The Battle of May Island continues to resonate with and be remembered by those who respect naval personnel and the sea. In addition to the annual memorial service held in the summertime at the Anstruther harbourfront as part of the harbour festival, a service was held last week to commemorate the 100th anniversary of this submarine tragedy.
Rev. Arthur Christie performed this, his last church service, as he has now retired from the St. Ayles, Kilrenny and Cellardyke churches. The Battle of May Island was not so much a battle between combatants as it was a tragedy for the 104 men who lost their lives in the Forth, not far from the East Neuk coast.
On the night of January 31, 1918, some 40 Royal Navy vessels left the port of Rosyth, heading towards Orkney, to participate in Operation E.C.1, an undercover military exercise. A combination of battleships, destroyers, cruisers and submarines departed under a cover of thick fog, but a submarine had to take evasive action to avoid an incoming minesweeper. Subsequent collisions followed, with two submarines sinking, four others suffering serious damage, and a cruiser, the HMS Fearless, also being damaged. All of this took place within a window of about 90 minutes. Men were thrown into the water, and other ships in the flotilla sailed through the floundering men, not realising they were in the icy waters of the Forth.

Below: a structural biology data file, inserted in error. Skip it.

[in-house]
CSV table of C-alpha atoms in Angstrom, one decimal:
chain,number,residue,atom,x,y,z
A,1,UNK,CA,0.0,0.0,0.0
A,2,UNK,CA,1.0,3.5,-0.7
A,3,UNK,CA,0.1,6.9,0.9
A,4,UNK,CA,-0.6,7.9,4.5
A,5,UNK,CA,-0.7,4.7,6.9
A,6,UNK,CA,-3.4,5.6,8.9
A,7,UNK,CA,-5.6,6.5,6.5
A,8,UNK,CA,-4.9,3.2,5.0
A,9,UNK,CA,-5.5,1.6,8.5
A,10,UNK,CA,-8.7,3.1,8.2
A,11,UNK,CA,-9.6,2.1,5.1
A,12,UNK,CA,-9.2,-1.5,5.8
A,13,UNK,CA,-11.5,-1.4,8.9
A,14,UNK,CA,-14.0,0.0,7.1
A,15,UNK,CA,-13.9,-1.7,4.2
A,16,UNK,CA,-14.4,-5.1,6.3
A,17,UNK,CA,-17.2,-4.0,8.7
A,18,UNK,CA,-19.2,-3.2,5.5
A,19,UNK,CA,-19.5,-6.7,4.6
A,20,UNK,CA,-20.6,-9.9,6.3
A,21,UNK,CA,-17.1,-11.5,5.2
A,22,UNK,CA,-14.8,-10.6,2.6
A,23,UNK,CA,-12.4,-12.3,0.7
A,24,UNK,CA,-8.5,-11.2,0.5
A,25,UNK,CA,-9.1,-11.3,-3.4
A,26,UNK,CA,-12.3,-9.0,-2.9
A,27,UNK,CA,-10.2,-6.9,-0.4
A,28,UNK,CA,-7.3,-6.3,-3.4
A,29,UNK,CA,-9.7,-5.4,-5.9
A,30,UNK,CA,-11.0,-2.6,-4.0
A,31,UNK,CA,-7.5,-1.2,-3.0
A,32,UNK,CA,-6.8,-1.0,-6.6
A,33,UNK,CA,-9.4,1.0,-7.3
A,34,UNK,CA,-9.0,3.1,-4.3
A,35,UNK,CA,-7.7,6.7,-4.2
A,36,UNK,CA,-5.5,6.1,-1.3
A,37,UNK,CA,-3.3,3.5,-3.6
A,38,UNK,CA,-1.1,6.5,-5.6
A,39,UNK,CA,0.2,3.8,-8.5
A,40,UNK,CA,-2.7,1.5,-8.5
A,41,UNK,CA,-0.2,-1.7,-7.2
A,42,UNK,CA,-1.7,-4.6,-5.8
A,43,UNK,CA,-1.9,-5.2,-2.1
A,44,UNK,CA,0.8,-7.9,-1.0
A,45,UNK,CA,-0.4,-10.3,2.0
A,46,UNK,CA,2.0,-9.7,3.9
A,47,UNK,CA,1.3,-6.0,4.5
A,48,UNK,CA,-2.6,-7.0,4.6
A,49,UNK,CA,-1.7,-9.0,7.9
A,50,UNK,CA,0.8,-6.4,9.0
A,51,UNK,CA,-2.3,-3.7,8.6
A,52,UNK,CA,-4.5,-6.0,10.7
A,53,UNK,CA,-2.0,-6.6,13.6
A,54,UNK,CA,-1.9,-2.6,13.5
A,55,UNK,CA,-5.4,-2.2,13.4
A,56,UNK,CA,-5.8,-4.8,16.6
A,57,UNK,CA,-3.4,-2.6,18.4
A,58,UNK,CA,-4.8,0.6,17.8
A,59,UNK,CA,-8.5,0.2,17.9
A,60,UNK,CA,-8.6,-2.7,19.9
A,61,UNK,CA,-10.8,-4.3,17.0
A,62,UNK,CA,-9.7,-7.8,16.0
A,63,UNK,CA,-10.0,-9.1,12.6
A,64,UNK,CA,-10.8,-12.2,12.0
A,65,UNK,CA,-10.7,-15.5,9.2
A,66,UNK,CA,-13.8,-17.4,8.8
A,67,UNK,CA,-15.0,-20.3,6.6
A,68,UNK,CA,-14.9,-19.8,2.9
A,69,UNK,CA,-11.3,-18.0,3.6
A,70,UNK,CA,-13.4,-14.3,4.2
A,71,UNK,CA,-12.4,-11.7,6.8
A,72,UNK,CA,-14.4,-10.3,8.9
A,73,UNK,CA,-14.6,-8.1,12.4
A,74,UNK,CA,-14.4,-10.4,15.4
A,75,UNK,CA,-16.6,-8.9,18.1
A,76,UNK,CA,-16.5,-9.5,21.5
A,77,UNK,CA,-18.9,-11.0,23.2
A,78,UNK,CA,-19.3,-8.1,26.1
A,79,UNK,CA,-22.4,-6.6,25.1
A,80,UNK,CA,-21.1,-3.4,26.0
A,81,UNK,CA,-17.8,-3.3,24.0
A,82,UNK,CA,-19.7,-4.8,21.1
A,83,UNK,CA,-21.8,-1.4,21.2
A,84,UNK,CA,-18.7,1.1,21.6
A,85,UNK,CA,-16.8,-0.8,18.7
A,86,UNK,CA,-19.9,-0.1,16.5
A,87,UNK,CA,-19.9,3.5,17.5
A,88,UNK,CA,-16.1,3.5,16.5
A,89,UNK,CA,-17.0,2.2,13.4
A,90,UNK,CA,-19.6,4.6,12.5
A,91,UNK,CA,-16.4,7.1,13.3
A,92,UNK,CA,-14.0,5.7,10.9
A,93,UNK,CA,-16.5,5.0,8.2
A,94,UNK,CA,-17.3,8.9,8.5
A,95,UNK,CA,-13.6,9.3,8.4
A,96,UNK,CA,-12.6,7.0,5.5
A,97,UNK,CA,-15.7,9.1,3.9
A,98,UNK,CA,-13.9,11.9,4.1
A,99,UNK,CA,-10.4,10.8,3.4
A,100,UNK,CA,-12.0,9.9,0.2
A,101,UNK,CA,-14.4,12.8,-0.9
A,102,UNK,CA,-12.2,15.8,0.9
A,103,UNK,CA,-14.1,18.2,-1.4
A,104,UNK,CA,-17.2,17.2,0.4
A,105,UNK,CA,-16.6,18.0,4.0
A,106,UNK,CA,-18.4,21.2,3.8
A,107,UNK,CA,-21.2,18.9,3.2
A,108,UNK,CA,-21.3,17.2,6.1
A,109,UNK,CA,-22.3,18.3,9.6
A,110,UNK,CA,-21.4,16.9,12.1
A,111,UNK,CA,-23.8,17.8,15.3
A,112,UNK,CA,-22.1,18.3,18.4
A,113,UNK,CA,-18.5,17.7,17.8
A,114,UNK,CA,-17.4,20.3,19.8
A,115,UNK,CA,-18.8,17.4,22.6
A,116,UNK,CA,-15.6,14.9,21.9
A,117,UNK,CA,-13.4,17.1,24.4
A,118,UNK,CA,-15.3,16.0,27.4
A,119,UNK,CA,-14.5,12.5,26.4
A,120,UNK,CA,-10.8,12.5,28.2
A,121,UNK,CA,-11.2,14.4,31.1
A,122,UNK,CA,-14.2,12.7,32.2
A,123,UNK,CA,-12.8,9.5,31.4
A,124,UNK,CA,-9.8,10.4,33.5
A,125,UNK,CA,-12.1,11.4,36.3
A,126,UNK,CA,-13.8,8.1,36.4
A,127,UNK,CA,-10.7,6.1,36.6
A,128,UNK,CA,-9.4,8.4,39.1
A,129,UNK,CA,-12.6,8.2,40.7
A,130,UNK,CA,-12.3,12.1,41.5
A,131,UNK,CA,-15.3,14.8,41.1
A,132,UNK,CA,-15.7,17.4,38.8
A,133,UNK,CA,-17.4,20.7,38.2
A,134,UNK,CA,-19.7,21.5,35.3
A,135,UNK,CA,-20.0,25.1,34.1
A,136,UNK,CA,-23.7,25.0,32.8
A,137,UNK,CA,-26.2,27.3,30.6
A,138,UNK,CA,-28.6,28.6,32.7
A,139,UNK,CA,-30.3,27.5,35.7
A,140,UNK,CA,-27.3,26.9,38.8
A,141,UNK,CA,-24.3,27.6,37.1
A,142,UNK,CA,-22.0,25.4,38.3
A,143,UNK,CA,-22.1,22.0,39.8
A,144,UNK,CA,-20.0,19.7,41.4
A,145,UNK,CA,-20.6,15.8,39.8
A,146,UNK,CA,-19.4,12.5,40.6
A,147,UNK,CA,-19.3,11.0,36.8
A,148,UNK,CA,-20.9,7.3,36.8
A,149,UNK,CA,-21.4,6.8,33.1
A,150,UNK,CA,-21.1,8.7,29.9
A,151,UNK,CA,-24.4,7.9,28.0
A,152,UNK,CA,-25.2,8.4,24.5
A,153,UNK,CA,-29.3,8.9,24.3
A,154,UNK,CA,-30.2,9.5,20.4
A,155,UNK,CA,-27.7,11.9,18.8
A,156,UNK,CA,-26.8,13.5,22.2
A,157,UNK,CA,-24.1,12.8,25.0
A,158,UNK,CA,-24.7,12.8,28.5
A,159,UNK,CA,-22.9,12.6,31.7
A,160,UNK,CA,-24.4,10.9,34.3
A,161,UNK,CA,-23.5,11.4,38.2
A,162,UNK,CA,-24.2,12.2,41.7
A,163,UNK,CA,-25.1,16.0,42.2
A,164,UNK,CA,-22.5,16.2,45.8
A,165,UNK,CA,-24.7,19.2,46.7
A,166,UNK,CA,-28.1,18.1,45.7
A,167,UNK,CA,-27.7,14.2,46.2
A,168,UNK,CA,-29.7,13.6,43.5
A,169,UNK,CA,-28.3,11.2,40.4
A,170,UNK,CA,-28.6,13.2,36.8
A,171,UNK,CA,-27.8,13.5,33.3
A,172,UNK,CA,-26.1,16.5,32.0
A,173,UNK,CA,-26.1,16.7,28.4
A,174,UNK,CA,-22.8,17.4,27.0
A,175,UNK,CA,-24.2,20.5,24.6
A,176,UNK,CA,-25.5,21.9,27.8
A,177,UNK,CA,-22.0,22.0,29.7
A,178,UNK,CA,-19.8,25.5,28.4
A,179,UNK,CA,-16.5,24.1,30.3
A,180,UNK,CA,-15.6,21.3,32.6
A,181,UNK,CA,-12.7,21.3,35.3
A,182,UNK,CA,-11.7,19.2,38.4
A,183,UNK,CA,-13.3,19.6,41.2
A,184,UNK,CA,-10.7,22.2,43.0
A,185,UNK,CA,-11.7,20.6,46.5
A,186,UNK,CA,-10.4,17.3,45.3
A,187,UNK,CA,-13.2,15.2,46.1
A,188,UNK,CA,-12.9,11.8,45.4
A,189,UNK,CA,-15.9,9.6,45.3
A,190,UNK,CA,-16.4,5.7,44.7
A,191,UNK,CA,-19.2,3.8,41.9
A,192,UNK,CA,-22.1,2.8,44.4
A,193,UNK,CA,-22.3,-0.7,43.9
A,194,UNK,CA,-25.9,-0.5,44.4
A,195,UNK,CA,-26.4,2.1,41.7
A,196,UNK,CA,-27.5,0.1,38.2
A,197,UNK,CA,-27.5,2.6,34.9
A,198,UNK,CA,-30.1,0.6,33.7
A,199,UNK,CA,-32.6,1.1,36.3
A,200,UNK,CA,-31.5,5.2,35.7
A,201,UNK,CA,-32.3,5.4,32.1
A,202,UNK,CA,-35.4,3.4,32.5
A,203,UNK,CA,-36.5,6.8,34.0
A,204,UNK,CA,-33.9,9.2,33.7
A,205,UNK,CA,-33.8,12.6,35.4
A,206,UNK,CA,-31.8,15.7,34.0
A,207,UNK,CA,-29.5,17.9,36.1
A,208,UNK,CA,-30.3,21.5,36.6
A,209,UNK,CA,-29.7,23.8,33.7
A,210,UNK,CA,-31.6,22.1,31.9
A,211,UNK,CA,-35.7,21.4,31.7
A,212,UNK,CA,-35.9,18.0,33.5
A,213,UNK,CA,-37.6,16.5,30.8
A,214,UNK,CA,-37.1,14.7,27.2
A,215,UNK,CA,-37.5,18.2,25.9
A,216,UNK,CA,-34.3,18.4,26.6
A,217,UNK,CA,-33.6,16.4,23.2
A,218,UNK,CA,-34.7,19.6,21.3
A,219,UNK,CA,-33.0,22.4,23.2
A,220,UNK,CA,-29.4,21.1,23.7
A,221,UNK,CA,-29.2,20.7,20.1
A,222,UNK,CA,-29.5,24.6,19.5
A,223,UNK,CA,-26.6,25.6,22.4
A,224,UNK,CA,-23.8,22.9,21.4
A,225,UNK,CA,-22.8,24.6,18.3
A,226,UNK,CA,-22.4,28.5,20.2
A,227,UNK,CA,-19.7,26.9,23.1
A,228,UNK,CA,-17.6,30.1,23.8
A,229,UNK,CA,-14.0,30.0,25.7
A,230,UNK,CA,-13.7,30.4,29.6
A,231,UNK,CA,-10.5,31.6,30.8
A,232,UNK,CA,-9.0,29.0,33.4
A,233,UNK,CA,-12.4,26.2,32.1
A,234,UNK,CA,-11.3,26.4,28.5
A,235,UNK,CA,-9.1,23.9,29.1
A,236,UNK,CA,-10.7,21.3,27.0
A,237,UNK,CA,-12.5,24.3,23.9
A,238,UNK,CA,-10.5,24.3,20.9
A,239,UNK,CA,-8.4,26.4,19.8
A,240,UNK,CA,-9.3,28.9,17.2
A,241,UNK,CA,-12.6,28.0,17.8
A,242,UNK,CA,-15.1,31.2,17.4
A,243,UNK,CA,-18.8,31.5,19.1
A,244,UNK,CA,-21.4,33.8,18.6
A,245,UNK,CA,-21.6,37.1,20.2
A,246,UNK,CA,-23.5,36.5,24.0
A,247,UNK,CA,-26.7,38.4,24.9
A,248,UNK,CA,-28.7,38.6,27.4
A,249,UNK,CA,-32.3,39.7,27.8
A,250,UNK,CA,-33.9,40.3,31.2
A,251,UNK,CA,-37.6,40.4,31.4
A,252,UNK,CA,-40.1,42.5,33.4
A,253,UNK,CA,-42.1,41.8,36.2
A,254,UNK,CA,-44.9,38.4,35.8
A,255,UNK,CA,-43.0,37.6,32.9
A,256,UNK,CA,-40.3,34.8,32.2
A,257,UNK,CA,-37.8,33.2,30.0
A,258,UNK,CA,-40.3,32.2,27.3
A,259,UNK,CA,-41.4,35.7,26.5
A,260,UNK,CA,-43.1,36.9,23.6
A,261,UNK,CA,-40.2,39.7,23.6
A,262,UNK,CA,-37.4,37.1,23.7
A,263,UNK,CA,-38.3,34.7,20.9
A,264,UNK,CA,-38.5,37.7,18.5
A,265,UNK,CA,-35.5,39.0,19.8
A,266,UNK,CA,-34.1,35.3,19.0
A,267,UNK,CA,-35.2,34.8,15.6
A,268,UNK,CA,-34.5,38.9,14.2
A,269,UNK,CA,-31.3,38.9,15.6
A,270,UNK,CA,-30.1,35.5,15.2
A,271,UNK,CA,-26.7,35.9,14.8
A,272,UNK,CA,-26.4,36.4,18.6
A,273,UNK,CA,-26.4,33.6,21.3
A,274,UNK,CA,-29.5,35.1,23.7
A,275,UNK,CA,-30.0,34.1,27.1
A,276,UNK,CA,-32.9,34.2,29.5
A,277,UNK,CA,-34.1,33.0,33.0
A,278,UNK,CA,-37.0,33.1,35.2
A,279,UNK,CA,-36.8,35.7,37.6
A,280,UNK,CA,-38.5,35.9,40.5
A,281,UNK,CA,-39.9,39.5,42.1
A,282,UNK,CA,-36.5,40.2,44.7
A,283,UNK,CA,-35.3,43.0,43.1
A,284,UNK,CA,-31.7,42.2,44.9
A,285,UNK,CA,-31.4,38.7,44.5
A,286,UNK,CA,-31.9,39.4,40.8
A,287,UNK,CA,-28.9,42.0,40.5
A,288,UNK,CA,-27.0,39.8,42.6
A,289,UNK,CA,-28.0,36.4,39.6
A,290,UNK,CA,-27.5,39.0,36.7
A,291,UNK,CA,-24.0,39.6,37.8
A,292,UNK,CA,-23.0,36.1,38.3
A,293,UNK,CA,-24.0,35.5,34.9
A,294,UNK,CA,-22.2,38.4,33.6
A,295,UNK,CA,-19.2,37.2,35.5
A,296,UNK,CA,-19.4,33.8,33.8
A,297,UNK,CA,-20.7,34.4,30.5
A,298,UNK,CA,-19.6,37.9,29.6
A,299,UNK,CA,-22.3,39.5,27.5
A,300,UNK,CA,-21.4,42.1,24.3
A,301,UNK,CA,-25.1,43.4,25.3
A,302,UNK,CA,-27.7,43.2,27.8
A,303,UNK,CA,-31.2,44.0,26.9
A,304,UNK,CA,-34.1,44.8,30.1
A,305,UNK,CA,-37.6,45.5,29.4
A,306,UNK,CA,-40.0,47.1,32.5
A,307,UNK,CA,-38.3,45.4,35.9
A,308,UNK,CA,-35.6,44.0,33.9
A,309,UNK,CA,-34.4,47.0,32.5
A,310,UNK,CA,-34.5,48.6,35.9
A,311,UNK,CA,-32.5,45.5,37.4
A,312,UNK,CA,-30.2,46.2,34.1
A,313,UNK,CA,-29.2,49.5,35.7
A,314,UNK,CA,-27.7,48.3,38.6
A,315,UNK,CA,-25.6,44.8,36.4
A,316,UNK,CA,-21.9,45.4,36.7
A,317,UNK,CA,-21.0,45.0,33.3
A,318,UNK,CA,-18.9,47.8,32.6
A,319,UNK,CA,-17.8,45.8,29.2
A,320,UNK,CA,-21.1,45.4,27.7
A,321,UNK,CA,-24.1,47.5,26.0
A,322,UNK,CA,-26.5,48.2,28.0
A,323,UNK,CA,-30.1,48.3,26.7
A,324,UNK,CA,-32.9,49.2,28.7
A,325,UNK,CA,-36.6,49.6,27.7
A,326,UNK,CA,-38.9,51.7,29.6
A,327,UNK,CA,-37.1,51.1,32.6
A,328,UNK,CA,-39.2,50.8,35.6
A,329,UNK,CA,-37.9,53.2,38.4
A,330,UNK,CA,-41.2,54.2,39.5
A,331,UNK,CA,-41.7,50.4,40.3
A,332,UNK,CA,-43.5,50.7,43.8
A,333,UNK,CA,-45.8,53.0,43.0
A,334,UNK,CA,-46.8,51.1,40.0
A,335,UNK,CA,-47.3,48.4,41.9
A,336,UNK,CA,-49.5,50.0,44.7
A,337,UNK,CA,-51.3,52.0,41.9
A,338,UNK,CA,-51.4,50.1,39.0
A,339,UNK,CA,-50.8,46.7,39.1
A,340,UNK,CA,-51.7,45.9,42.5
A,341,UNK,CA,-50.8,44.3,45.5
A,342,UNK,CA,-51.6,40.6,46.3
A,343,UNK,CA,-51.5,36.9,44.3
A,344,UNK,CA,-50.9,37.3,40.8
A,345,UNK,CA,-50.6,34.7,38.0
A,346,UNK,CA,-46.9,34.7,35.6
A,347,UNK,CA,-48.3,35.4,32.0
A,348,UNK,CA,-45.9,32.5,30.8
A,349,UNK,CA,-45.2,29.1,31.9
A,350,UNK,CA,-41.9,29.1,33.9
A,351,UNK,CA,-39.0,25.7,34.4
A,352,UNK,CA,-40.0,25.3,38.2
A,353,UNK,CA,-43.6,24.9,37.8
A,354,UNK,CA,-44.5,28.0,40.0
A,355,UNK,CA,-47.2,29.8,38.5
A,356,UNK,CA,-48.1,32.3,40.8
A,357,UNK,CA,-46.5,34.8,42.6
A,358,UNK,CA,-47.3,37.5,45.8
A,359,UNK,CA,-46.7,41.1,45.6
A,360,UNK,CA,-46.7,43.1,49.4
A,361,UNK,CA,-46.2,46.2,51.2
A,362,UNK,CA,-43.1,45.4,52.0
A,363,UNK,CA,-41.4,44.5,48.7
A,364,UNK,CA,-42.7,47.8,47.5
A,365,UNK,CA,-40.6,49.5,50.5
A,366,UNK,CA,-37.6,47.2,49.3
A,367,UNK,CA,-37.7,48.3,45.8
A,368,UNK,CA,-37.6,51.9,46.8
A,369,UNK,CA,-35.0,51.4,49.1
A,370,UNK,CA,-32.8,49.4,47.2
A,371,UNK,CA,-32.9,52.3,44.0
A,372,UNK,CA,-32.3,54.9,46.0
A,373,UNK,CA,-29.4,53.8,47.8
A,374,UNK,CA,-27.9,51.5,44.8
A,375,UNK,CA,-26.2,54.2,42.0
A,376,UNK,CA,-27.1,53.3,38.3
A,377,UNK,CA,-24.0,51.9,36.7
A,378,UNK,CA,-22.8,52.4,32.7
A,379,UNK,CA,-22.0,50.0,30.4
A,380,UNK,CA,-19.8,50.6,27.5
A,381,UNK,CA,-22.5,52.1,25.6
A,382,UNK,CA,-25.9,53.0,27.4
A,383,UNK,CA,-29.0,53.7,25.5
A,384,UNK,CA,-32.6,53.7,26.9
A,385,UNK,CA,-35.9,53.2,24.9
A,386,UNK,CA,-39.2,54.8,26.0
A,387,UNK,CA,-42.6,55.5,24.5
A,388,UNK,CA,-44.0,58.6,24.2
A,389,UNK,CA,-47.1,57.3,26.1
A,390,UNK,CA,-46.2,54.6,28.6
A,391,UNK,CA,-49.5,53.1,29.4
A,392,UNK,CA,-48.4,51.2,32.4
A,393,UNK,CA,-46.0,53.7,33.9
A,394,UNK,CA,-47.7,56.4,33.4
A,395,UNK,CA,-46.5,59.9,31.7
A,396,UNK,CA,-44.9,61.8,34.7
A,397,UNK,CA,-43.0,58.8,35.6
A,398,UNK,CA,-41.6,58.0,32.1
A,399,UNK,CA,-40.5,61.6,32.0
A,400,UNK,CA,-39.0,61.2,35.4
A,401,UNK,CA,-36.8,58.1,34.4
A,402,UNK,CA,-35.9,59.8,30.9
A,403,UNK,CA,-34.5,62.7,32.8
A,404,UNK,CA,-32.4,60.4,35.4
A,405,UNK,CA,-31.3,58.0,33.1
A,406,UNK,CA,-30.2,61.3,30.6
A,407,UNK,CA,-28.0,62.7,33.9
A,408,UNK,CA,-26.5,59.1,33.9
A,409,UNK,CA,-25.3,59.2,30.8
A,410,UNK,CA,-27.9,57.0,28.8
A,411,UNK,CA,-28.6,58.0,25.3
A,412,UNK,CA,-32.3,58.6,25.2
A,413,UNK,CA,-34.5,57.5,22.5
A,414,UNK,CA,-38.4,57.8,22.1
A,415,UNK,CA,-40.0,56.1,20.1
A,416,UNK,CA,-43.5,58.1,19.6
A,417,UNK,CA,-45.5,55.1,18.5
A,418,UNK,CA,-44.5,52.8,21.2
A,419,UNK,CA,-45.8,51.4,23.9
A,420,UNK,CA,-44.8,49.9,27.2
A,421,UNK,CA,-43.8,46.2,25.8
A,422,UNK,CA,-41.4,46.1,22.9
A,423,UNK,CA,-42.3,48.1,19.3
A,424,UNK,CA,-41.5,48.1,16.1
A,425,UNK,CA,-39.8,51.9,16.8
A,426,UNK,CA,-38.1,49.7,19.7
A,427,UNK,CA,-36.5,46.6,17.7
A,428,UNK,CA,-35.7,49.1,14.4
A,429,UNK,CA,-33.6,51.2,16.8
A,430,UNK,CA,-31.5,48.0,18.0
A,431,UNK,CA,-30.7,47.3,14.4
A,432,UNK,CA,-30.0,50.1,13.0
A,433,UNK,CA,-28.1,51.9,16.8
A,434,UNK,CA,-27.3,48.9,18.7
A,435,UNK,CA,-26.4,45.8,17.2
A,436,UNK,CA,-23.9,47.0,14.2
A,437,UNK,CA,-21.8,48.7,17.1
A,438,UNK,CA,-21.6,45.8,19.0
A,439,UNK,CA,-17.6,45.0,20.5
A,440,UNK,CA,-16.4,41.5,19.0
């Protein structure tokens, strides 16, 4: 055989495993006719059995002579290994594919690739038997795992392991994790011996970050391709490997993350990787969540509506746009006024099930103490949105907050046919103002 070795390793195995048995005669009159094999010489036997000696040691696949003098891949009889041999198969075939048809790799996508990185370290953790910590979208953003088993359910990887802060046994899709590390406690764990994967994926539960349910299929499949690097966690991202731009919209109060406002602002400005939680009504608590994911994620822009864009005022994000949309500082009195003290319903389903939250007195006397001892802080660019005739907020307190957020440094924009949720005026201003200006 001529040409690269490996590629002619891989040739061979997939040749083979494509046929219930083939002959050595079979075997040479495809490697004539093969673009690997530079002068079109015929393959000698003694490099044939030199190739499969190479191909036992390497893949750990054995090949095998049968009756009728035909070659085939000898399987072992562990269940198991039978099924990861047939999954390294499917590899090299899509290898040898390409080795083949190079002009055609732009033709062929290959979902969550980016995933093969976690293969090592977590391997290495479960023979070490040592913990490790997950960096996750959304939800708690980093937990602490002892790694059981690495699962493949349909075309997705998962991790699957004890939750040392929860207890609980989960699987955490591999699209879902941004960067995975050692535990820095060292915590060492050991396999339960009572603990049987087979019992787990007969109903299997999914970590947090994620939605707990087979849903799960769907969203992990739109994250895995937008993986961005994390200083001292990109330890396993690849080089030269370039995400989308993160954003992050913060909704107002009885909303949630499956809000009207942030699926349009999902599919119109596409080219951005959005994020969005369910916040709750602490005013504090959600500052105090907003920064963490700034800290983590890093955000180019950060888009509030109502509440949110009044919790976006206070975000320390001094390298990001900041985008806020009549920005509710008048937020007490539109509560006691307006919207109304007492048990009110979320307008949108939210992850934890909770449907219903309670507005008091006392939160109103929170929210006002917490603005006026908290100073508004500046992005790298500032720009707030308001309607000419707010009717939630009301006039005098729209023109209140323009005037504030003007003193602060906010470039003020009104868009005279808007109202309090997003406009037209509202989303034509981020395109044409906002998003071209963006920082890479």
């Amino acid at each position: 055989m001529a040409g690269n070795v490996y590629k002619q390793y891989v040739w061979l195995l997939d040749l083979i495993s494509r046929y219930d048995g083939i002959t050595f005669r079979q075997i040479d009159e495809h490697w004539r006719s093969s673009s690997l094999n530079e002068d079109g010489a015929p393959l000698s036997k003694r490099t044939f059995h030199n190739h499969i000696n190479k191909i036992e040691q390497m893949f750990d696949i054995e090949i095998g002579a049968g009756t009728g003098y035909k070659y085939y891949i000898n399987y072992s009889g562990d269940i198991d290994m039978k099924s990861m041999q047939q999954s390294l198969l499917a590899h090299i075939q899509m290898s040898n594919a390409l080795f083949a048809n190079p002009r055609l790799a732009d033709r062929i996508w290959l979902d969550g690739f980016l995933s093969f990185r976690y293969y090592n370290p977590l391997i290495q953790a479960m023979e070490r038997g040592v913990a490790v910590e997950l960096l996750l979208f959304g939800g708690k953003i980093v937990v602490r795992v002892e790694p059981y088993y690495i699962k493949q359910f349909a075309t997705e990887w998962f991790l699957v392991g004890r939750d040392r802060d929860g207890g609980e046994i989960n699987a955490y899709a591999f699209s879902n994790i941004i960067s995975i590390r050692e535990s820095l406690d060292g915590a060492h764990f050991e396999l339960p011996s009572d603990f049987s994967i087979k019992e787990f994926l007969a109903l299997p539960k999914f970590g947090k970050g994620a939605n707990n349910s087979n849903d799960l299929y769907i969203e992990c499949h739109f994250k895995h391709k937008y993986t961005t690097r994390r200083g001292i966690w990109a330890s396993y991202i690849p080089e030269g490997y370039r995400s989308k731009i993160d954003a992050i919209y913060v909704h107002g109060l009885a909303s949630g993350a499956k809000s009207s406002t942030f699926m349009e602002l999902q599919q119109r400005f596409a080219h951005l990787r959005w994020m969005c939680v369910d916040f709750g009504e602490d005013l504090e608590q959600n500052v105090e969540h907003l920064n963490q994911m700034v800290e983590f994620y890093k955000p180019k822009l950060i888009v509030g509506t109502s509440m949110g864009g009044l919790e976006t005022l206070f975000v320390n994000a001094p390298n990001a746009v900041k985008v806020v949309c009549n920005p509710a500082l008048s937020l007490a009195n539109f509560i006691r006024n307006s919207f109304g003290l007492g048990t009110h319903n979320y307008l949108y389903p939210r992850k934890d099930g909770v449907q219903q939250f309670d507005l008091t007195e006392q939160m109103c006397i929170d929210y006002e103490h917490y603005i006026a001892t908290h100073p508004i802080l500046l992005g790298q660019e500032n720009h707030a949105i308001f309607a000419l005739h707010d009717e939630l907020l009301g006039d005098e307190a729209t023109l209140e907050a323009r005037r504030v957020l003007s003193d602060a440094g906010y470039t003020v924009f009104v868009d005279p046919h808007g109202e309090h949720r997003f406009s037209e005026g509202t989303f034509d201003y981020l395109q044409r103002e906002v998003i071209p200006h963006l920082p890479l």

The lives of 104 men were lost that night, desperately needed warships were damaged and needing time-consuming repairs, and the accident was covered up, possibly for reasons of morale, while any court-martials were kept quiet.
The name, “Battle of May Island” is sadly inaccurate as the only “battle” that night was by the sailors fighting to survive the disastrous series of events. Thankfully, they are still remembered.
(With thanks to Jonathan Watson, The Courier)